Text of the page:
Is This the End of "Daddy" Culture?
Amid an epidemic of predatory fetishization targeting young girls, it's hard to ignore something more insidious beneath one of the 2010s' sexiest schticks
If there’s one thing women who have sex with older men love more than having sex with older men, it’s tweeting about it.
I know this because I am one of them.
When I first began having sex with men old enough to be my father — like, old enough to have intentionally fathered me, not just old enough to have been a teen baby daddy — I was a senior in college. The man I was seeing at the time had a daughter a few years younger than me, and I remember looking at all the 18-year-olds in my advisor’s freshman seminar and thinking, “I could literally be fucking any of your dads right now.” No sooner had this thought crossed my mind than I felt compelled to tweet it. It made me feel powerful, smart and a little smug, not just because I had a dirty secret, but because it felt like I was somehow cheating a system.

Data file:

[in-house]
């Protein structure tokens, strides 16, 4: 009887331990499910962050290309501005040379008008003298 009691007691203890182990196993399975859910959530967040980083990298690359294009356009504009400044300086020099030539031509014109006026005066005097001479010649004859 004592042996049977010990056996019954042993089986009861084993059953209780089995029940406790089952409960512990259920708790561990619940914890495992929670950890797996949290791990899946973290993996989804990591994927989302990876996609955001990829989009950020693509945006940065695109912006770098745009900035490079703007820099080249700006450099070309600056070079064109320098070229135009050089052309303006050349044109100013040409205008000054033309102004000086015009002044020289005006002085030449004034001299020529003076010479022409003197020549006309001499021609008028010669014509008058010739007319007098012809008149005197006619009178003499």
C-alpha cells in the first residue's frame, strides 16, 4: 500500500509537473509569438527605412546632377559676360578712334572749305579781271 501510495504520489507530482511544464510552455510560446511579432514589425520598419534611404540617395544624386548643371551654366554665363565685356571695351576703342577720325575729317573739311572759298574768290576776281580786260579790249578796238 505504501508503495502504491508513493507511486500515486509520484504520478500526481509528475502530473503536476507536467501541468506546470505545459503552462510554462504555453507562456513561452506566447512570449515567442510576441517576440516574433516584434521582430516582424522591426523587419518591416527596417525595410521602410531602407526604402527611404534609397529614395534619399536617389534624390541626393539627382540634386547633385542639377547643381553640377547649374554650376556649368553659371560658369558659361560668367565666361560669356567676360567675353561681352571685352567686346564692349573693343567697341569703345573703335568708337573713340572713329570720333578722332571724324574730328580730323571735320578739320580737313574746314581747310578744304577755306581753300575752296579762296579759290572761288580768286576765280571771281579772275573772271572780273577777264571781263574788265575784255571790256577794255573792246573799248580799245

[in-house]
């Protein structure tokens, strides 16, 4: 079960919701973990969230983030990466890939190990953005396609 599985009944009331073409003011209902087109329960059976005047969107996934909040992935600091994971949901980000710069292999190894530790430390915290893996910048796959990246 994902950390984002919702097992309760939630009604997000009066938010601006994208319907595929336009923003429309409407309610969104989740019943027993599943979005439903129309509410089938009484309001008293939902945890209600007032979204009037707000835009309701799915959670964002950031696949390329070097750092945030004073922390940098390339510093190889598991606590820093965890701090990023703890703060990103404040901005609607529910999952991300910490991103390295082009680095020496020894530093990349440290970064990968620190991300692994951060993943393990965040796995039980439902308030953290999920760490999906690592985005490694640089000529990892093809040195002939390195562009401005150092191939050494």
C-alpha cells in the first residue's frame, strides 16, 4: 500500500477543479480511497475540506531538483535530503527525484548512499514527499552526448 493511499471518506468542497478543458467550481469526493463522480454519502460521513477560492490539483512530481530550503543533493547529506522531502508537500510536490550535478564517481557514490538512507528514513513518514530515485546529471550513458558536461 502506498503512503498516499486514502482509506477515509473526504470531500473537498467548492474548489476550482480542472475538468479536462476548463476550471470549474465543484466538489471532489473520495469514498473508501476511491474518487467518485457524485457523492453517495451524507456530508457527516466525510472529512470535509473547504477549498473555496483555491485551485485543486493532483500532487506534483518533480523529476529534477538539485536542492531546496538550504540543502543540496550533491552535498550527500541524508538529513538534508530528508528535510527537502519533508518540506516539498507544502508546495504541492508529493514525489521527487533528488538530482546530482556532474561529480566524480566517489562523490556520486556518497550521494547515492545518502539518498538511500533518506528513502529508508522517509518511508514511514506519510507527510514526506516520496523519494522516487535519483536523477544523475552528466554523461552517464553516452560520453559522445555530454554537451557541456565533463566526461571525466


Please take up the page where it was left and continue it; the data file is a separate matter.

I’m not alone in this. While women dating significantly older men is obviously nothing new, in recent years, dating older men seems to have become a distinct online brand that’s part self-satire, part earnest feminist revision of a long-running patriarchal dynamic in which much older men have historically held the power over the younger women they date.
This ironic “I date older men” internet persona can be read as a product of a broader societal moment I’ve taken to calling “Daddy culture.” Last year, I described this culture as “a pouty-lipped Lolita fantasy rebranded for the 21st century” driven by “a pervasive Lana del Rey-esque energy.” Daddy culture took many forms: It was the appropriation of the word “Daddy” — or at least this usage of it — from the kink community by vanilla bedrooms near you. It was the early-2010s boom in sugar dating after Seeking Arrangement and other dating-with-benefits apps went mainstream. It was Lana, yes, and it was, as I’ve suggested, at the heart of Dating Older Men Twitter.